Finally, there is The Chairman, for which we prepared by WORKING OUT IN THE FITNESS ROOM (don’t say we didn’t try our best). This was the only place we didn’t find Japanese executives, or tourists of any kind, really. Perhaps this is why they appeared extremely reluctant to let us through the door. After making a reservation for noon, a server came out to tell us that the restaurant was open at 12:15, blatantly disregarding the sign in front listing the opening time as “12:00”. After planting ourselves in the doorway and refusing to budge until they relented (hey, we were hungry), we were ushered in a few minutes later, and kindly shown a menu from which our server pointed out his recommendations. What he advised: a delicious passel of clams in chili jam, accented with Thai basil and red chili a la hoy pad cha; roasted lamb belly, thick and slightly smoky; deep-fried pork spareribs coated in a sauce James likened to “what you’d find in a pu pu platter”; a soup that “tastes like something you’d eat during a famine”, said James, who was not turning out to be a great fan of Chinese soups.  The waiter also relented and allowed us to order a cold Sichuan-style salad of julienned pig’s ear and tripe, paired with slivered Chinese pear, which ended up being underwhelming despite the textural diversity (moral of the story: listen to your waiter!)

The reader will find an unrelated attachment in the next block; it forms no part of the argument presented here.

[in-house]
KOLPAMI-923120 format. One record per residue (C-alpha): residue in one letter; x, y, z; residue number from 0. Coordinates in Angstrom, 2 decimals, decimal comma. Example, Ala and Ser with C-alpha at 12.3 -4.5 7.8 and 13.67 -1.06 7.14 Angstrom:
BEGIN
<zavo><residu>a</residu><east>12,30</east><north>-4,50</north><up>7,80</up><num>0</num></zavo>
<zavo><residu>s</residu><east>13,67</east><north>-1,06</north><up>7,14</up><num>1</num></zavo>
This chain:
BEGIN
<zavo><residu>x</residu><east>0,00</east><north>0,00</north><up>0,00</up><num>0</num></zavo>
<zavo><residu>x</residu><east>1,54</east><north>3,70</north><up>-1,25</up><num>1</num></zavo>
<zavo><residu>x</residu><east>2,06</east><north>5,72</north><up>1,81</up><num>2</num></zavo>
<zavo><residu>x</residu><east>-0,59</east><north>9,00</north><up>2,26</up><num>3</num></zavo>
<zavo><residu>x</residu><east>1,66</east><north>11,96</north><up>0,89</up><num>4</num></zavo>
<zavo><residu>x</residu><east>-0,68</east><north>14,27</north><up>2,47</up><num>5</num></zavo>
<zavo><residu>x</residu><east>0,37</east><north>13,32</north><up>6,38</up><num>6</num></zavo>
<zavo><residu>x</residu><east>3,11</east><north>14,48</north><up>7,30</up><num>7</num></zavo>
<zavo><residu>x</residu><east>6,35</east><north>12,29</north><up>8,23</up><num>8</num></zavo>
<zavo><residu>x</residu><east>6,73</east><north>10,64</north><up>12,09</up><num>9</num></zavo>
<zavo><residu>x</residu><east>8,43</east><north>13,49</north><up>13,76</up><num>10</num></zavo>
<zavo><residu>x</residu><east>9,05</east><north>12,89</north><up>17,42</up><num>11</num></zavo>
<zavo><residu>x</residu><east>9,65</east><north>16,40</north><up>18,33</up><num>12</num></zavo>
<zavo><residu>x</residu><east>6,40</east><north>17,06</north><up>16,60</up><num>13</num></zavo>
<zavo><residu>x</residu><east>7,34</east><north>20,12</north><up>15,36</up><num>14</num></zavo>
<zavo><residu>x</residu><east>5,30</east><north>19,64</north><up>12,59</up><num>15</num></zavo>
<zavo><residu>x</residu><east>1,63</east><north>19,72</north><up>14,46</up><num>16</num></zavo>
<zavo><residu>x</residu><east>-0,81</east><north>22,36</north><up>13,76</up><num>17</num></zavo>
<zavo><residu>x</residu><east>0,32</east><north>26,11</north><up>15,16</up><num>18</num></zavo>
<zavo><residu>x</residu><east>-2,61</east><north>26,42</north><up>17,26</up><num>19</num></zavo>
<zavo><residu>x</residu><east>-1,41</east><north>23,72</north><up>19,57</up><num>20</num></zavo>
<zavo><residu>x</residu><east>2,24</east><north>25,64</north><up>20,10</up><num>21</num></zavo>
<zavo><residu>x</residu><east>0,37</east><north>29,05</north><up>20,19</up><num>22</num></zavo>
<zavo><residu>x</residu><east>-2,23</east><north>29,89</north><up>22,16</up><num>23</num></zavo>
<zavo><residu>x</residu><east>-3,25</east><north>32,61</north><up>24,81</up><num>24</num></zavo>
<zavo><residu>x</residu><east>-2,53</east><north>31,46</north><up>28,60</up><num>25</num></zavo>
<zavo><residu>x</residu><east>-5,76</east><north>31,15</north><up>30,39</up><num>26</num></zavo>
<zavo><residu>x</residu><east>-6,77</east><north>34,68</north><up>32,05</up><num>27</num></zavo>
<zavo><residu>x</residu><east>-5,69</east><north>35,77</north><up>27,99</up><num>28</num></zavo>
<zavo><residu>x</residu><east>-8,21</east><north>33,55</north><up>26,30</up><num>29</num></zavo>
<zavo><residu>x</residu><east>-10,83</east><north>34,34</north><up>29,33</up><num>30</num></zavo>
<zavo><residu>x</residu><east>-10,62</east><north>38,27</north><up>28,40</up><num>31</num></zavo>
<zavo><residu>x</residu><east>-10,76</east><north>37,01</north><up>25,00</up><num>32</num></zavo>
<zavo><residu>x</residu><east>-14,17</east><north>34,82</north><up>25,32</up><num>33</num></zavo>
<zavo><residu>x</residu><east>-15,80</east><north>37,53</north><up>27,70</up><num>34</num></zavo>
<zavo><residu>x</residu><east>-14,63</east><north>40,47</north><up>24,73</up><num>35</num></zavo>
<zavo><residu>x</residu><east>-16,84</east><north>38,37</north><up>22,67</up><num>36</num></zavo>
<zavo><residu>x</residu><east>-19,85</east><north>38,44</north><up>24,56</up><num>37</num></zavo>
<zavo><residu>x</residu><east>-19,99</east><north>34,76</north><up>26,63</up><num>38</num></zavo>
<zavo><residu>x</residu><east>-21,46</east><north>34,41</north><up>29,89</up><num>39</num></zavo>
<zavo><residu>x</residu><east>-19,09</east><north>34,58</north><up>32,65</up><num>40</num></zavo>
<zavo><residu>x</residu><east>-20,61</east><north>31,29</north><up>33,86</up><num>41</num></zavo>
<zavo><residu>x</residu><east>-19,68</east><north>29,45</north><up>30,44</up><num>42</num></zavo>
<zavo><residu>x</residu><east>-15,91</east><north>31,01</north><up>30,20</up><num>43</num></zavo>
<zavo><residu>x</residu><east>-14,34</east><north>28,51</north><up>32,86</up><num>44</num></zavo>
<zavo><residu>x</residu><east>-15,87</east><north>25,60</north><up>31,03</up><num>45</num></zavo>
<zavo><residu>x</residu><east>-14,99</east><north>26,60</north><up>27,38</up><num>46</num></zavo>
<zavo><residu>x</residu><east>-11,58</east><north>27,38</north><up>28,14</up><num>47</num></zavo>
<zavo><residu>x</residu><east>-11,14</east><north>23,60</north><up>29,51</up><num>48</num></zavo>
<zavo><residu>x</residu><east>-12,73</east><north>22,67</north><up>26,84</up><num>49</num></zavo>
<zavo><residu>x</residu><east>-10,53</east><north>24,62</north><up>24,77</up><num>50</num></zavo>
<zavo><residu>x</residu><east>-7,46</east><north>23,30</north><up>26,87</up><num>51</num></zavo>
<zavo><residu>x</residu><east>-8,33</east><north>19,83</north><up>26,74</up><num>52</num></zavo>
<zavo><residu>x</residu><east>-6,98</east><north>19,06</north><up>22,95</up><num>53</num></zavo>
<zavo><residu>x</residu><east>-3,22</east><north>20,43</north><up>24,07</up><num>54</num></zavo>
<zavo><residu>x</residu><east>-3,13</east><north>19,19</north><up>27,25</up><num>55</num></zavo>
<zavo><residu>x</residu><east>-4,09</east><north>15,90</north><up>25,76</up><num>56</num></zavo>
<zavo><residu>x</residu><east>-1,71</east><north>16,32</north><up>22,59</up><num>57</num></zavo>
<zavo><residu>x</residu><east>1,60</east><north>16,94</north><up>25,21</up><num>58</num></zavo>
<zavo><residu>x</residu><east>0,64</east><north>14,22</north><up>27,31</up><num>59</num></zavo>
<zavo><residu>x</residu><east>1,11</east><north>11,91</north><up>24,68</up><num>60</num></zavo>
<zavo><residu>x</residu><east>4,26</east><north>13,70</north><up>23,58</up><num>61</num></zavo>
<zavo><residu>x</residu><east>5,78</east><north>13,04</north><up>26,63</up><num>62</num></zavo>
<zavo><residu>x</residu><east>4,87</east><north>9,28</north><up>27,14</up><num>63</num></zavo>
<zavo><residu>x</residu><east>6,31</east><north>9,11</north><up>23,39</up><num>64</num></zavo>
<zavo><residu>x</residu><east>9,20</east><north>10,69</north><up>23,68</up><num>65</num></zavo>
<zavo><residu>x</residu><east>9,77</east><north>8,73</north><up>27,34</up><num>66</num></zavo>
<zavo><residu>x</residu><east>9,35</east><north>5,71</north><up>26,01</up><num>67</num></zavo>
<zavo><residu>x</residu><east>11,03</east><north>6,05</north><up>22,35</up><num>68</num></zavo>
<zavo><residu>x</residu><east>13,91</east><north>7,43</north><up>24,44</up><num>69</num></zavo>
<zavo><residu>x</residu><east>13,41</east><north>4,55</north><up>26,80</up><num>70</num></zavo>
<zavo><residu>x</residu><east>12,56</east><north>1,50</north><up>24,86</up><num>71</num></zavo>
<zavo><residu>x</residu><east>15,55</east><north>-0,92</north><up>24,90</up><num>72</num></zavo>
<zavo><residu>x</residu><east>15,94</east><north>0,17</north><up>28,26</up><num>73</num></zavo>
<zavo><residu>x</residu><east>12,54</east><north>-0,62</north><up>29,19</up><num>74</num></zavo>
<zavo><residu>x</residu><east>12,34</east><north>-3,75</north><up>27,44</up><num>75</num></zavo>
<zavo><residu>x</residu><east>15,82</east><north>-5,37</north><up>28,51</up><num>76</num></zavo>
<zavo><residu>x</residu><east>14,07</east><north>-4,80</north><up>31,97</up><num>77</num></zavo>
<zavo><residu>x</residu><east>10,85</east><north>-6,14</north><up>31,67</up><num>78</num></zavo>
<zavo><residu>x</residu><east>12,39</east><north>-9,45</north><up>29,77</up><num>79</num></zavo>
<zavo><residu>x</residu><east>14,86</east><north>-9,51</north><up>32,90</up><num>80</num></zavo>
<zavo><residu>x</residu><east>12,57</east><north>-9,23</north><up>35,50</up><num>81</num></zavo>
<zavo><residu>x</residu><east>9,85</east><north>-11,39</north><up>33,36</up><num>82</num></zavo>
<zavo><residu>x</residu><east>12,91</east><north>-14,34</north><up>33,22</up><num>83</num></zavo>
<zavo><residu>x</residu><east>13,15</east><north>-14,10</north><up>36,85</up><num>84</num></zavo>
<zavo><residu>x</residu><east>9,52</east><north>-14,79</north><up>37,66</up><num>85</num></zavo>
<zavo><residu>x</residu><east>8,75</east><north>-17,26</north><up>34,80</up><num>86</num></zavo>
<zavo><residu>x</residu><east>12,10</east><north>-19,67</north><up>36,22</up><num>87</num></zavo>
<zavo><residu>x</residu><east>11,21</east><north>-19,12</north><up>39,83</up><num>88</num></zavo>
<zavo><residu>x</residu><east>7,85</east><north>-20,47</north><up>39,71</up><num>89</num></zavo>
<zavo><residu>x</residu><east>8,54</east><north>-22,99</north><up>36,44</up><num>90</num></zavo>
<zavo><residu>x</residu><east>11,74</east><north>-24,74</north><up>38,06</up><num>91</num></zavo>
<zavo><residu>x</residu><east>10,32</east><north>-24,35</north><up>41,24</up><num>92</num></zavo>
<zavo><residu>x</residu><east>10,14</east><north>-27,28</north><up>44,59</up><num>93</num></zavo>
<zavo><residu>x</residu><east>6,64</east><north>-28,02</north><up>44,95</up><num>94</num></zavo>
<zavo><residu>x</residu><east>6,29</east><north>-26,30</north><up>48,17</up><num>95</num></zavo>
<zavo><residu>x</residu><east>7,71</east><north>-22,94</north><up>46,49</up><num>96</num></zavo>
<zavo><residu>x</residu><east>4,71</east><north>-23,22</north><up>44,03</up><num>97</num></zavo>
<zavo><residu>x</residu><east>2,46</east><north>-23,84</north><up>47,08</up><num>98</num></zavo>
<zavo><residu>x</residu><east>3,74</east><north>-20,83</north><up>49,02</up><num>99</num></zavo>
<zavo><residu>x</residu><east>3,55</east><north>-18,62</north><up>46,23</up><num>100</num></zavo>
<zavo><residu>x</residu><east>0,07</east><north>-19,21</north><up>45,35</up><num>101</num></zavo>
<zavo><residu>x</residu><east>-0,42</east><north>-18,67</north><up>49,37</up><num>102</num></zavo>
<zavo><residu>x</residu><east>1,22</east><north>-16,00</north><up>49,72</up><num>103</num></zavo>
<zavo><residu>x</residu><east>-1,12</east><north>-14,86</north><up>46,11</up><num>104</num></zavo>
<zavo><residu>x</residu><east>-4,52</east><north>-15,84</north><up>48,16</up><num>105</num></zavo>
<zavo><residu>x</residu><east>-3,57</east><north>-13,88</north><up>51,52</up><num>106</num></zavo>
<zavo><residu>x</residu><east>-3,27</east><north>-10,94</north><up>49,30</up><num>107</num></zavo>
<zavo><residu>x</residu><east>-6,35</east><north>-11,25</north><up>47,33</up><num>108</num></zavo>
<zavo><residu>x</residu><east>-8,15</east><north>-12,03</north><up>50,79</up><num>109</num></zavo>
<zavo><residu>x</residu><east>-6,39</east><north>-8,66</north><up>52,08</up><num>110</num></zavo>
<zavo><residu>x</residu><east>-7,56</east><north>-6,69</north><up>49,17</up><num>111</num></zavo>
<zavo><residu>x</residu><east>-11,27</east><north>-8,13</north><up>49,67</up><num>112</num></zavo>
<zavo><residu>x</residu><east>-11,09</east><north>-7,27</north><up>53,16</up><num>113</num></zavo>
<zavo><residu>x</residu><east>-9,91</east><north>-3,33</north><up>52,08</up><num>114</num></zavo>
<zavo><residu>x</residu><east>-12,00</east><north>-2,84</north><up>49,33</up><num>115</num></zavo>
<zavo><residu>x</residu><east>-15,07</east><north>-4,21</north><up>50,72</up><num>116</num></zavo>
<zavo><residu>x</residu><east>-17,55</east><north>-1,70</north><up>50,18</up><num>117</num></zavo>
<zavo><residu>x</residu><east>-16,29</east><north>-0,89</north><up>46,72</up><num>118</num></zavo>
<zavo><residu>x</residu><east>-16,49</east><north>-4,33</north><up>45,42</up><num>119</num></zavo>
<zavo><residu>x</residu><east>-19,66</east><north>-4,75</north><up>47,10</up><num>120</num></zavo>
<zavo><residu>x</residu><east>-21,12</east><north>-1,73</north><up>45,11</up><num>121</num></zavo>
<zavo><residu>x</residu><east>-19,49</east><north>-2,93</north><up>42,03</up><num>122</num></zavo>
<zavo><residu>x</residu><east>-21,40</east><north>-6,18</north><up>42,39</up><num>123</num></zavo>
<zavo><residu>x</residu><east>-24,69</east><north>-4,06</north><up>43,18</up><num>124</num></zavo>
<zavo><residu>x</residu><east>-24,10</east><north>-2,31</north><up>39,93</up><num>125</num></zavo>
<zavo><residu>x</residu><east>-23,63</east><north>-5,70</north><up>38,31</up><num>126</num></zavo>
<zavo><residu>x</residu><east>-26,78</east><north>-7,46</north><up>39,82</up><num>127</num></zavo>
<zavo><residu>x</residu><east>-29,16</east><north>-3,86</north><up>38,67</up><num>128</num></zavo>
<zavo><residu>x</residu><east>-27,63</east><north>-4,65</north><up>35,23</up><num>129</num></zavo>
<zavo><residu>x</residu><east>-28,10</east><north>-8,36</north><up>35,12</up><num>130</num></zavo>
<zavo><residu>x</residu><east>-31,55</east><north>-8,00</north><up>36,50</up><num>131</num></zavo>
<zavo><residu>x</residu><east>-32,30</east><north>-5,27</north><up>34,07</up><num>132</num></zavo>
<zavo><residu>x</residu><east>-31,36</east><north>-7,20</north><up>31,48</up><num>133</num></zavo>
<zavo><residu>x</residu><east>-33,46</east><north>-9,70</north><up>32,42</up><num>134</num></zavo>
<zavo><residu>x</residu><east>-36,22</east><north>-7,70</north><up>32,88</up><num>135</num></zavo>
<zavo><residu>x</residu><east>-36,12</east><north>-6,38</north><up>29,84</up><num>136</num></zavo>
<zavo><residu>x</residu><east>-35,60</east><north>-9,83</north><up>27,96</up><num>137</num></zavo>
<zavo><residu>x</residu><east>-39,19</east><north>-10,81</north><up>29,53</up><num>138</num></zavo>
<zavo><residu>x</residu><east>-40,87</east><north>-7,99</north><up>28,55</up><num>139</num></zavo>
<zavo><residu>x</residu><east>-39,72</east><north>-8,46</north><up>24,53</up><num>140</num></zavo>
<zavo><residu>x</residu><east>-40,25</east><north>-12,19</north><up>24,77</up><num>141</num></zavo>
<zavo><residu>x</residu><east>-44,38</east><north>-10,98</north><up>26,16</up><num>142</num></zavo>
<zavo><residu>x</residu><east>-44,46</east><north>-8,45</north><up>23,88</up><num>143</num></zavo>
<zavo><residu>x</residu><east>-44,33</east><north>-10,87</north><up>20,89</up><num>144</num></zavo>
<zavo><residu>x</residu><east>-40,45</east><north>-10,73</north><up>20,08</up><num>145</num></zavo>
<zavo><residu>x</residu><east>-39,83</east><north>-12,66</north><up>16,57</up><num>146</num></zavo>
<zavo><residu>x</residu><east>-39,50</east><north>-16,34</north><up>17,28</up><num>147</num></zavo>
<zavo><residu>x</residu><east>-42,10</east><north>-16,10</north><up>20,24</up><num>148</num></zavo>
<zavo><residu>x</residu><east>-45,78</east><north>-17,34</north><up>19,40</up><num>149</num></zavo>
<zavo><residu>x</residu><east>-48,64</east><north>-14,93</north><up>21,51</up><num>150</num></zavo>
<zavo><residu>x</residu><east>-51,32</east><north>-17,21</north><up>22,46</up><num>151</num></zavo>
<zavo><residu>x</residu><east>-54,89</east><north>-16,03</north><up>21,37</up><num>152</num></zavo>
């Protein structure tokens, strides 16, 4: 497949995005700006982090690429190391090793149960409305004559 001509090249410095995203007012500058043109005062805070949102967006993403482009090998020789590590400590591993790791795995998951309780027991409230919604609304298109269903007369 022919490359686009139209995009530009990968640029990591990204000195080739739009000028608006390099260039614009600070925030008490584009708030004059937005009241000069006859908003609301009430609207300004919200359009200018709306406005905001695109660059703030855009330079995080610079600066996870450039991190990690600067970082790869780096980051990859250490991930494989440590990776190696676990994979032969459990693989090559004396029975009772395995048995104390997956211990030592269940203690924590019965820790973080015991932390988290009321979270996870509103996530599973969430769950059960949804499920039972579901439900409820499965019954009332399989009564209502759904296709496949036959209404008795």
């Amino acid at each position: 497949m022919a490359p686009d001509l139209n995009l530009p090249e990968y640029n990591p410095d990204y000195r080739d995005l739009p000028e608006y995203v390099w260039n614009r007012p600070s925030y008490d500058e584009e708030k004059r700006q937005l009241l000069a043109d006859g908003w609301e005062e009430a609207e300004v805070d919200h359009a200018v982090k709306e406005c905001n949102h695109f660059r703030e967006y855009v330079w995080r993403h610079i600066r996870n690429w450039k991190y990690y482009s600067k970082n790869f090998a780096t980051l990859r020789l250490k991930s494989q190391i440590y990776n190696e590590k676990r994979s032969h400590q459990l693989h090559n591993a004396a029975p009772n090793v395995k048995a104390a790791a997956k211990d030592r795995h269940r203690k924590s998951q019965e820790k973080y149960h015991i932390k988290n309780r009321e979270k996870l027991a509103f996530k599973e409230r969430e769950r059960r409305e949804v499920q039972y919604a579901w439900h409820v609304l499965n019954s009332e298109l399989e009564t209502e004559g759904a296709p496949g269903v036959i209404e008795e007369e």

Clams at the Chairman

I am ashamed to say this was the last big meal we could manage in HK. For dinner that night, after an uncomfortable few hours toddling through a mall and a dyspeptic spell in a movie theater, we settled down at the nearest place we could roll ourselves over to — an Irish pub — and consoled ourselves with salads.

Later that night, I was so hungry, I ate my complimentary fruit plate.

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Filed under Asia, beef, Chinese, food, Hong Kong, restaurant, seafood

The Thanksgiving Post

Because I can't not use this photo